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Reactions in a Battery

Main Core Tie

Science - Chemistry
Standard 4 Objective 2

Time Frame

1 class periods of 90 minutes each

Group Size

Small Groups

Authors

Utah LessonPlans

Summary

With this inquiry experiment students will design their own batteries and learn about why batteries work.


Materials

Attachments

  • student sheet (attached)
  • 1 cm wide strips of copper, zinc, iron, magnesium, or others
  • steel wool
  • salt
  • an assortment of other chemicals, some good electrolytes, some not
  • a wet cell chamber (a beaker will work)
  • graduated cylinder
  • jumper leads
  • voltmeter
  • paper towel


Background for Teachers

Time Needed:
10-15 min. introduction, 50 minutes for experiment, 20 minutes for follow-up discussion and for students to do questions.

Background:
"Oxidation" and "reduction" reactions make a battery work. Oxidation/reduction reactions are electron-transfer reactions. For a battery to work, both an oxidation and a reduction must happen. One generates electrons at one electrode, and the other uses them up at the other electrode. Each of these is called a "half reaction". If the electrodes are connected outside the cell by a circuit, electrons flow and the full reaction is completed.

Oxidation is when electrons are transferred from a substance to oxygen or some other compound. Oxidation doesn't have to involve oxygen, and can be thought of as "de-electronation." Since electrons are negatively charged particles they are related to electricity. Electrons moving along a conductor is electric current. The electrode where oxidation (loss of electrons) takes place is called the anode. On a commercial battery it is marked as the "-" side.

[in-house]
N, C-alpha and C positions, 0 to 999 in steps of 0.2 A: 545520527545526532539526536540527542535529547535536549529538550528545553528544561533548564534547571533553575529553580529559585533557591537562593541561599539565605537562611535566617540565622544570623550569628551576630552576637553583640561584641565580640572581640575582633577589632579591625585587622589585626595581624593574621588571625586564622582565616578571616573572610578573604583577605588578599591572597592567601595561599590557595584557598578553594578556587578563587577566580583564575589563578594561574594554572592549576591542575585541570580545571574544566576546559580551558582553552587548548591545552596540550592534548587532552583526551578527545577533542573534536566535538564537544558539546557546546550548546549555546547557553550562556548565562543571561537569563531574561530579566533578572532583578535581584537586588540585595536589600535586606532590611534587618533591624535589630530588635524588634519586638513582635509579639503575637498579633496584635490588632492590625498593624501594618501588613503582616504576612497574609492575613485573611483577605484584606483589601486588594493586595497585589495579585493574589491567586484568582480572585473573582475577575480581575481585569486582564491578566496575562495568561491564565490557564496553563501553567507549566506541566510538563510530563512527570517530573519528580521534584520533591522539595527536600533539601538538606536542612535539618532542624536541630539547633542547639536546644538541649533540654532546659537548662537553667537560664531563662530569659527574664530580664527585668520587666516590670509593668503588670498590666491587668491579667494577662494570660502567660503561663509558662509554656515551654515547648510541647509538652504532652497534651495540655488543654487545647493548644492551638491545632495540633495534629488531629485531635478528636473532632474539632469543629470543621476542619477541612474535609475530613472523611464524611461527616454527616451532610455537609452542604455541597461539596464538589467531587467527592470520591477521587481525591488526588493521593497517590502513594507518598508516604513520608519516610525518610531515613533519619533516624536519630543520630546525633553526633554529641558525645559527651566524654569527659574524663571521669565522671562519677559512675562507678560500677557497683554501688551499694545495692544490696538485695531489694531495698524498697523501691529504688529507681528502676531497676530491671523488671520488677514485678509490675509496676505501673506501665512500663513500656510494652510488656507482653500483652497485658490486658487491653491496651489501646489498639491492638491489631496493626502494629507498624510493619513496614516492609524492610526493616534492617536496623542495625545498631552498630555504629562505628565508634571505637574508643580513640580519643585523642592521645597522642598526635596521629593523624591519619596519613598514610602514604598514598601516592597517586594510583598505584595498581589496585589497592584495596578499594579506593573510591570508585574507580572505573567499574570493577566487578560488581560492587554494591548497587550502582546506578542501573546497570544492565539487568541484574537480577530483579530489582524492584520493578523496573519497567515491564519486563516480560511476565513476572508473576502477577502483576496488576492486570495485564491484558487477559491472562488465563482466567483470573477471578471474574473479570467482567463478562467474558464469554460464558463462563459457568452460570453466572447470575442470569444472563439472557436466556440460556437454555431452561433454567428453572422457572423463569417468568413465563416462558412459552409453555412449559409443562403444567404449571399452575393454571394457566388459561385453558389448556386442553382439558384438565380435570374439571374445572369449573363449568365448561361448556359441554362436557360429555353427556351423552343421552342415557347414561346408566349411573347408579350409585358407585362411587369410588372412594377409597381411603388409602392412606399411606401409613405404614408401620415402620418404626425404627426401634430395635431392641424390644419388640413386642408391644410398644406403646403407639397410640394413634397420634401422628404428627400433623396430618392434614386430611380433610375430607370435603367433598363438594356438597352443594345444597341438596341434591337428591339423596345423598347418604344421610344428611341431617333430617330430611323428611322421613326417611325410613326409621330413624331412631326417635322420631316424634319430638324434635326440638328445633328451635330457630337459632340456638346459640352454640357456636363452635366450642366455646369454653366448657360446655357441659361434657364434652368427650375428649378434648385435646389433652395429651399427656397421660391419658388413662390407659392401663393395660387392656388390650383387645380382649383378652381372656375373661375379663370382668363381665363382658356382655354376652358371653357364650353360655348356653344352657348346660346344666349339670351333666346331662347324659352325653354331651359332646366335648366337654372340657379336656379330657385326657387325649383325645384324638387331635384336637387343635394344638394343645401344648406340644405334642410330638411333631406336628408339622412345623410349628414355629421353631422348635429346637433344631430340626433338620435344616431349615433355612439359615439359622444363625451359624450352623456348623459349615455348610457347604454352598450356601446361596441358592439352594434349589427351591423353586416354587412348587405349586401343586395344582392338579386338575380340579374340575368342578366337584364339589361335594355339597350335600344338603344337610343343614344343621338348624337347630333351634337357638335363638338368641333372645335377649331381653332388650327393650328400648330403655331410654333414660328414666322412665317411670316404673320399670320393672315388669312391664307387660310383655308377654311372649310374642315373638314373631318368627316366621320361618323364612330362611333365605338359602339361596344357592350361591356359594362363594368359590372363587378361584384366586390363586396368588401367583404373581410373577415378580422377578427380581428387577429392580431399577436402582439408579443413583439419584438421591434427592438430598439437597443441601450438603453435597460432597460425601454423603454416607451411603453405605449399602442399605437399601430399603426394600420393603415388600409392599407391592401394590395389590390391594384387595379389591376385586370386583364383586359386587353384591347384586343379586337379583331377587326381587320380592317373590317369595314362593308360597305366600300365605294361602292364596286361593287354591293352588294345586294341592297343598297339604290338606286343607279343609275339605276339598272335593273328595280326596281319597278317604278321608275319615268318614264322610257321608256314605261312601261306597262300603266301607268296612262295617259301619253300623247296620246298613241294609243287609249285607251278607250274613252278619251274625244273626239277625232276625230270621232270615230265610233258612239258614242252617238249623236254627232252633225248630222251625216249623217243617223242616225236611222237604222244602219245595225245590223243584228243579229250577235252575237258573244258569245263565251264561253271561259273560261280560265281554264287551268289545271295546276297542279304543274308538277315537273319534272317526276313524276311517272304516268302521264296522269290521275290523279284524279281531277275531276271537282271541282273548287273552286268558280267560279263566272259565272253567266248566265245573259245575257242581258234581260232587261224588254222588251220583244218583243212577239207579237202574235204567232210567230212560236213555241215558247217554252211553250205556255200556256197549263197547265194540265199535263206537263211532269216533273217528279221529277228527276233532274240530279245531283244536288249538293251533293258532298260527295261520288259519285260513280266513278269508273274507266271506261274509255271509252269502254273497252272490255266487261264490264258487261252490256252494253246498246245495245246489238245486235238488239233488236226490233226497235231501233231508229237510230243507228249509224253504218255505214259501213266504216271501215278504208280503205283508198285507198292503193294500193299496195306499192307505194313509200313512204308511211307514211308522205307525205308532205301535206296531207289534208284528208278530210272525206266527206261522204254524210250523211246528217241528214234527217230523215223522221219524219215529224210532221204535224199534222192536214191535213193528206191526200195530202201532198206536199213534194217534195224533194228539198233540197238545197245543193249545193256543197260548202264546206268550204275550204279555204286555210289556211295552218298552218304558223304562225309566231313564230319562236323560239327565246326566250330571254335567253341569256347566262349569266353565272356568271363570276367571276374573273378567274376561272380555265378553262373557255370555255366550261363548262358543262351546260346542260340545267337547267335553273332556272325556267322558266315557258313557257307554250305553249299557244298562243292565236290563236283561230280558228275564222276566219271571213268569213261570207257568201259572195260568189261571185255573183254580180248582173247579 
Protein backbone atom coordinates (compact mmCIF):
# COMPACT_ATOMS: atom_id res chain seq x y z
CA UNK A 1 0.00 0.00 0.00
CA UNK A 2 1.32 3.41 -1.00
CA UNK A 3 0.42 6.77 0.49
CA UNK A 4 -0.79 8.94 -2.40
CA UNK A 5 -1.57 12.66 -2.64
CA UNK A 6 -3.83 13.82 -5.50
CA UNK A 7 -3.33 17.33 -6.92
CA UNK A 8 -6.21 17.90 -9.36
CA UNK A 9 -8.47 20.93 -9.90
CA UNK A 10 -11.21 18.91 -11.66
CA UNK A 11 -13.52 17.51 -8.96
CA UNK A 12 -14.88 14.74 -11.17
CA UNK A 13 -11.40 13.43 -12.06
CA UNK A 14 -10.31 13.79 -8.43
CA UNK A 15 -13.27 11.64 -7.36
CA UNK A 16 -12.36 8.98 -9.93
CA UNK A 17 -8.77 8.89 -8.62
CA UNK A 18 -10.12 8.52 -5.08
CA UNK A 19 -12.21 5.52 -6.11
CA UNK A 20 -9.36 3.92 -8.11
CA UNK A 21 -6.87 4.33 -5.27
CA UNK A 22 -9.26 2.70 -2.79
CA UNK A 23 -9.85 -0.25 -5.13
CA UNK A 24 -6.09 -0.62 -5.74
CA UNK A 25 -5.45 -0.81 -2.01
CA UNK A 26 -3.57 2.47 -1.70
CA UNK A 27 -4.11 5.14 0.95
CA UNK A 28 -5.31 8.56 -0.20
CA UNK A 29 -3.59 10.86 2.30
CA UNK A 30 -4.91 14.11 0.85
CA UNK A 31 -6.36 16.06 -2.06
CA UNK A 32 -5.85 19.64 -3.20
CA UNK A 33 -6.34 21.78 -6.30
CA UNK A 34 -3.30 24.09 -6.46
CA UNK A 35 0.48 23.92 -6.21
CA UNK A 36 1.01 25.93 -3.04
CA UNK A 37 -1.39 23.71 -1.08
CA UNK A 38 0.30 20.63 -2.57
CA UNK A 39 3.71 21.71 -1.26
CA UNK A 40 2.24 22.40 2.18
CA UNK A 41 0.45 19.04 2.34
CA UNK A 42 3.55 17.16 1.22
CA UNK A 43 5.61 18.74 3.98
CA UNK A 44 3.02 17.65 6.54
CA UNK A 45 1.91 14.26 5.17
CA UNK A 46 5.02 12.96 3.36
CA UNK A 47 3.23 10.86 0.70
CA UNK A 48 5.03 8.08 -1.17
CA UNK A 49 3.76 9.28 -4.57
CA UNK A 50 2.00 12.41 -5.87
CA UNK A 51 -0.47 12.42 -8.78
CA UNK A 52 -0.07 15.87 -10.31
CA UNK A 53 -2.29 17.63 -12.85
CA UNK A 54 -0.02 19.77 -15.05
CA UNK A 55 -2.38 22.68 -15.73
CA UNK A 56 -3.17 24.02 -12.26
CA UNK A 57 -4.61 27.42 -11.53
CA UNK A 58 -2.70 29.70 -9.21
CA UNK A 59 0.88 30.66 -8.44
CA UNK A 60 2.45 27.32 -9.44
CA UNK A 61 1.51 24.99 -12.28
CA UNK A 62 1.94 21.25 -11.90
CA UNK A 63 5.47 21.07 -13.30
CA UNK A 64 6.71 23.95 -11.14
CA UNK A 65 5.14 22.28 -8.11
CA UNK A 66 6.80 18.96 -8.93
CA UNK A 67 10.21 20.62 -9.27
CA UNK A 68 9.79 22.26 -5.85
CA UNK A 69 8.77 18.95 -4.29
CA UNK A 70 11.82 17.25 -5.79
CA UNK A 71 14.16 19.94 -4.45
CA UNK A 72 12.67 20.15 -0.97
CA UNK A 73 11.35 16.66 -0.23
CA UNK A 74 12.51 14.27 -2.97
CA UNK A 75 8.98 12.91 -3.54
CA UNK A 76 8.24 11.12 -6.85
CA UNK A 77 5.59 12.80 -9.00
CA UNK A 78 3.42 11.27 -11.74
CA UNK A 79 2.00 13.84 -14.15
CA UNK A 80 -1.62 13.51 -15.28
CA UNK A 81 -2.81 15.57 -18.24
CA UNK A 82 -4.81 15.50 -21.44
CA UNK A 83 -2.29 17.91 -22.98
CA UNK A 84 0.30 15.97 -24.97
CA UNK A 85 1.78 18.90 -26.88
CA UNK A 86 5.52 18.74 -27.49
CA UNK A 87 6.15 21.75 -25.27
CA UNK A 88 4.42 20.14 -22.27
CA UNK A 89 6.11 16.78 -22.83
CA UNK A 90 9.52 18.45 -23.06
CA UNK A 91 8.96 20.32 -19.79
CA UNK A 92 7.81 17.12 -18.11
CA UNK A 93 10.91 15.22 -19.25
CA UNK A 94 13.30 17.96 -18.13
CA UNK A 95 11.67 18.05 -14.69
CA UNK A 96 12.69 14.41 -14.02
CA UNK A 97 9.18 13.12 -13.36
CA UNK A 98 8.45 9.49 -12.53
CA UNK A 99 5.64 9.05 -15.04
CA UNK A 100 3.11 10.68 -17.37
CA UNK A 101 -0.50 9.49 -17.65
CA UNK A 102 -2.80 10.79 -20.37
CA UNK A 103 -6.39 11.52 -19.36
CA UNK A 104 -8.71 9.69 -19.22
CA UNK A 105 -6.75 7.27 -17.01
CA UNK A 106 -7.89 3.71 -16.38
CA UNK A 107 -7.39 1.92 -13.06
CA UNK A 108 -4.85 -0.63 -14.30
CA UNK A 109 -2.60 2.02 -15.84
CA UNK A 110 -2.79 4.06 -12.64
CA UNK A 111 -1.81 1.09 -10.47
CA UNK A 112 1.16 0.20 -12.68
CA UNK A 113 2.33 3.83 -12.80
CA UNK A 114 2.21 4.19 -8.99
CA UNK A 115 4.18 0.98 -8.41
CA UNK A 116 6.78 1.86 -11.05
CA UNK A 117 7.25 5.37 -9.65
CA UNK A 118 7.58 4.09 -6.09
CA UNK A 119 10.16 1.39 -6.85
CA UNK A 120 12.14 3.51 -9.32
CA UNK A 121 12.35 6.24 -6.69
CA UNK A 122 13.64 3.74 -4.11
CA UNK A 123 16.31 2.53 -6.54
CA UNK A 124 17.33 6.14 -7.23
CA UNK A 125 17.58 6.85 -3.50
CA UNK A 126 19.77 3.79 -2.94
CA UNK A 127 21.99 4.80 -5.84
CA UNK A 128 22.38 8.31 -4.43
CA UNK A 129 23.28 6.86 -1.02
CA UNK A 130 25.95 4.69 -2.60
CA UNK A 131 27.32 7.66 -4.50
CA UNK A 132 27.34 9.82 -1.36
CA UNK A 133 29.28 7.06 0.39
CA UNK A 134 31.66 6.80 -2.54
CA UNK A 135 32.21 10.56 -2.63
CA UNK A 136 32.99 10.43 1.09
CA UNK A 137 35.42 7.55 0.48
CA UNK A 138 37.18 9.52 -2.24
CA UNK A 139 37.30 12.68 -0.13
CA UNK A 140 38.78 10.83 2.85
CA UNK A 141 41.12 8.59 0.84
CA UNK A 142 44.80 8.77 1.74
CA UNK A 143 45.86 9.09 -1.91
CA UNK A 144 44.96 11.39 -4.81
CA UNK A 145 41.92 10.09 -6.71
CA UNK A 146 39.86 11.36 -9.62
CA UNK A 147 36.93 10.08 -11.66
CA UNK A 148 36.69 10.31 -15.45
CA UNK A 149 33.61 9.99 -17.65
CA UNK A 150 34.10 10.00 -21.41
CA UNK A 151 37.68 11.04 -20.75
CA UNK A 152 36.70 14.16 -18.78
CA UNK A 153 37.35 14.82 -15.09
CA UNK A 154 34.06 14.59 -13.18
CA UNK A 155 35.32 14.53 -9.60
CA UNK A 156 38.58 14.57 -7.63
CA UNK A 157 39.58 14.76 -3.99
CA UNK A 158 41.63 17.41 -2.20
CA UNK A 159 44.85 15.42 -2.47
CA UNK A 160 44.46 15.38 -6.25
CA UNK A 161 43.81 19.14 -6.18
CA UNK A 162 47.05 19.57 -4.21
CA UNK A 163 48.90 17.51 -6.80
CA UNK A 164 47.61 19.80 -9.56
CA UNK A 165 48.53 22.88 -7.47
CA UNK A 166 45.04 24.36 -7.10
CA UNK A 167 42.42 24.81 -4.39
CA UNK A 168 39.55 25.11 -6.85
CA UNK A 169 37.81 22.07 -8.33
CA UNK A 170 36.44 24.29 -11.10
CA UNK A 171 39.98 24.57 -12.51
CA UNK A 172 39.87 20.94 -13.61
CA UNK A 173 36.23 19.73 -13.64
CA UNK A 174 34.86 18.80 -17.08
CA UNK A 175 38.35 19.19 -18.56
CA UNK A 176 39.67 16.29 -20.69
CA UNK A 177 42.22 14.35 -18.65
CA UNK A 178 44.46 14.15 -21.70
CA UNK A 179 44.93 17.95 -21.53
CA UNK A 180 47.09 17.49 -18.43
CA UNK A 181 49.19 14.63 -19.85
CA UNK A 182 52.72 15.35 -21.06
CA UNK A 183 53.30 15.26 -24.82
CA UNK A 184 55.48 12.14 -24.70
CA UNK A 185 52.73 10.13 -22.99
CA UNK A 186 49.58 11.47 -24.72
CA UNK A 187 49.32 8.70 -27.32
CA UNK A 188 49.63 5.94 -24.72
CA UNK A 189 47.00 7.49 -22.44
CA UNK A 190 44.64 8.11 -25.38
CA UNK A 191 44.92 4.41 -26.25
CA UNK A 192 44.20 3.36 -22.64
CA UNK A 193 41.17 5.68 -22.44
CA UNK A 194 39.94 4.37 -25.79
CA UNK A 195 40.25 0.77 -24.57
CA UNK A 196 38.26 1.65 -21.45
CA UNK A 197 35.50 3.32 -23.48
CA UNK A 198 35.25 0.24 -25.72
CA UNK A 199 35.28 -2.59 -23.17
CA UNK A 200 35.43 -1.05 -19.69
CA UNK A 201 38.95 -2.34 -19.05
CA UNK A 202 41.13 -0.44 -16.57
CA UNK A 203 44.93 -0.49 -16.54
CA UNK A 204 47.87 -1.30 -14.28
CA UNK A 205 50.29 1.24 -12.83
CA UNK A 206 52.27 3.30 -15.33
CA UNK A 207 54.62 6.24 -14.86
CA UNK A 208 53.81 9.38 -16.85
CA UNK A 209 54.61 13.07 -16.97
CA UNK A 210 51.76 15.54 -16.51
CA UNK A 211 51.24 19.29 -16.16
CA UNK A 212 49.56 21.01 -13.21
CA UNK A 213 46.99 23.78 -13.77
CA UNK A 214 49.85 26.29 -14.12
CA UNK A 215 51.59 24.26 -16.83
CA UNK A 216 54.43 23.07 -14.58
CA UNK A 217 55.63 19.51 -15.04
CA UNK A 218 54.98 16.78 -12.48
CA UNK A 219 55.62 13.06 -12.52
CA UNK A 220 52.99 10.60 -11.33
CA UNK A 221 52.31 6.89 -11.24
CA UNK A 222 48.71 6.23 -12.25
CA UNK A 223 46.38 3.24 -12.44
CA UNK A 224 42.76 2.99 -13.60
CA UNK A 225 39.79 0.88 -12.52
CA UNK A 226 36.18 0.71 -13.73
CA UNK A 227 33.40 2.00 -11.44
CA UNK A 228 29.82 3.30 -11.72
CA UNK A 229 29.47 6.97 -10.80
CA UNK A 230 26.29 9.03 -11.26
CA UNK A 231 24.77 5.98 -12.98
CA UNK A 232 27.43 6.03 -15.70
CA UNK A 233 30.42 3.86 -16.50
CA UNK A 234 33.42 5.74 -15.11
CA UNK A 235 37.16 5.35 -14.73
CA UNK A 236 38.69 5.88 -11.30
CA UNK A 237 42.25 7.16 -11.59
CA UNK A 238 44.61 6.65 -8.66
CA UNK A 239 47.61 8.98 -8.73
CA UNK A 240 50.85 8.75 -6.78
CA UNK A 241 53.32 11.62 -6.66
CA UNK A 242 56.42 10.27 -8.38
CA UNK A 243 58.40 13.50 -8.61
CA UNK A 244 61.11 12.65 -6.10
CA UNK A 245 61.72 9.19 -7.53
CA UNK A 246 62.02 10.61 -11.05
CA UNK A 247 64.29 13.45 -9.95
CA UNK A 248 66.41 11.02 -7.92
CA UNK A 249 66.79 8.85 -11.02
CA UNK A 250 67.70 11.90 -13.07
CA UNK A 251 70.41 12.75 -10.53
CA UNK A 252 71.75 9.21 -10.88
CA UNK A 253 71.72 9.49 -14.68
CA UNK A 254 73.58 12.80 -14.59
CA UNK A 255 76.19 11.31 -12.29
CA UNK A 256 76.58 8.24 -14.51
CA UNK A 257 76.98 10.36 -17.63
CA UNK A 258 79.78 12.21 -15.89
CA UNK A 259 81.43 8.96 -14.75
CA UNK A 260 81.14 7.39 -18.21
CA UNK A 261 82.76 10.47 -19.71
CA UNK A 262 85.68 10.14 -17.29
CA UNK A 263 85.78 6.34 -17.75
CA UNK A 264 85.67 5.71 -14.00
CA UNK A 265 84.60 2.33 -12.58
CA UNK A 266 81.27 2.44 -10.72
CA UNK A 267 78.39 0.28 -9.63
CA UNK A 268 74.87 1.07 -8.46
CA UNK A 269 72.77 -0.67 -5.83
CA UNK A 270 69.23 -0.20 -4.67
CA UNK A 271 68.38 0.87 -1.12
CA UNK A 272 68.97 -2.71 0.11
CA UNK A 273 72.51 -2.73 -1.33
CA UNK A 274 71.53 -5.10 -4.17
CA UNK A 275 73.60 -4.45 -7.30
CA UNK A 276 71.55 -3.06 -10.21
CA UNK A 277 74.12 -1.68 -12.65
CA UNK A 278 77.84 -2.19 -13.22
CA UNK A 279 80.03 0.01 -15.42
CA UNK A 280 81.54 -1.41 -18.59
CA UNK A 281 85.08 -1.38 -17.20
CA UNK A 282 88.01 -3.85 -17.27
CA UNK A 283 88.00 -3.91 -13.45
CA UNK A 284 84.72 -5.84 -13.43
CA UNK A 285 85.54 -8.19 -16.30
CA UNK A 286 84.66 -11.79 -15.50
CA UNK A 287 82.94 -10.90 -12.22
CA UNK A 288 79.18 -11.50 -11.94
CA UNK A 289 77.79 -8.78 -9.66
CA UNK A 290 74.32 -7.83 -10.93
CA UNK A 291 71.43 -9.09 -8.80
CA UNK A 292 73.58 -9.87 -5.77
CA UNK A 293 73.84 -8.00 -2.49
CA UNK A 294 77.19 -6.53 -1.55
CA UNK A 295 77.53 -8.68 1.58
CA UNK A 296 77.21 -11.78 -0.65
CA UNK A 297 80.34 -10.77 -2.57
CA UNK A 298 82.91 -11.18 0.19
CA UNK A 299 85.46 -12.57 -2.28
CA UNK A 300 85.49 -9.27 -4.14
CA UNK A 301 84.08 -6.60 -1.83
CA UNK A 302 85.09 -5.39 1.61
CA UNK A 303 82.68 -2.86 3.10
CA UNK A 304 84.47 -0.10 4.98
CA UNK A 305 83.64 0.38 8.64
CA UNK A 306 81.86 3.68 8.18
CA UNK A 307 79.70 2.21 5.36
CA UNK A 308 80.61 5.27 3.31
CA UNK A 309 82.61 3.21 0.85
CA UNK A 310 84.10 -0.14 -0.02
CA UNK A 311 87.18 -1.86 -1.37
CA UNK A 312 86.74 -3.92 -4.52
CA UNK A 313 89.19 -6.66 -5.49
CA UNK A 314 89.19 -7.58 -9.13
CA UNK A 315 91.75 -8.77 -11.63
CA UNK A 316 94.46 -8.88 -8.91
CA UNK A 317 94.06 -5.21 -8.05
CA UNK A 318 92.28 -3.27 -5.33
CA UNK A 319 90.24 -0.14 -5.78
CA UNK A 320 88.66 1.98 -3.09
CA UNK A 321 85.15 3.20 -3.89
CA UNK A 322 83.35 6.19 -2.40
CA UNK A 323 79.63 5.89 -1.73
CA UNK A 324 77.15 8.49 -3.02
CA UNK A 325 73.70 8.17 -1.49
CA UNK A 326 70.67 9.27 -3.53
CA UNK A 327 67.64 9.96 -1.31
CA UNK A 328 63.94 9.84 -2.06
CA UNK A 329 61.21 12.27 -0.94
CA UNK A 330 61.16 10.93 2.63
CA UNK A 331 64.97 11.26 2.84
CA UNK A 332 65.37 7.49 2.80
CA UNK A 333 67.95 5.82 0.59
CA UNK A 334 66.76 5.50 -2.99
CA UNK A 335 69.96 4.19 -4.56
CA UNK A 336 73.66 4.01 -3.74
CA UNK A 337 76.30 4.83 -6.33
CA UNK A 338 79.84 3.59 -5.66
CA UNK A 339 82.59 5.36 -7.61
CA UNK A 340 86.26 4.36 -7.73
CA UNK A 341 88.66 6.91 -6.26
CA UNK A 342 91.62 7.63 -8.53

For information on the reasons some combinations of metals and electrolytes are better than others in real batteries see: http://antoine.frostburg.edu/chem/senese/101/redox/faq/choosing-battery-reactions.shtml


Instructional Procedures

  1. Discuss the introduction with students and show them where materials are located.
  2. Read procedures (on student sheet attached) with students. When you get to #4 where they design their own experiment, you may need to guide them. The variables in this experiment that they could change include: adding less salt water, adding pure water, adding a variety of other chemicals to the water, adding more metal strips, putting metal strips closer or farther apart, adding an entirely different liquid (weak HCl, vinegar, weak base) See if students can come up with their own ideas before helping them. Insist that groups do not all do the same thing.
  3. Allow students time to collect their data.
  4. Have each group report on the results of their experiments. Summarize which metal strips produced that most and least electricity.


Bibliography

Lesson Design by Jordan School District Teachers and Staff.


Created: 12/17/2014
Updated: 02/04/2018
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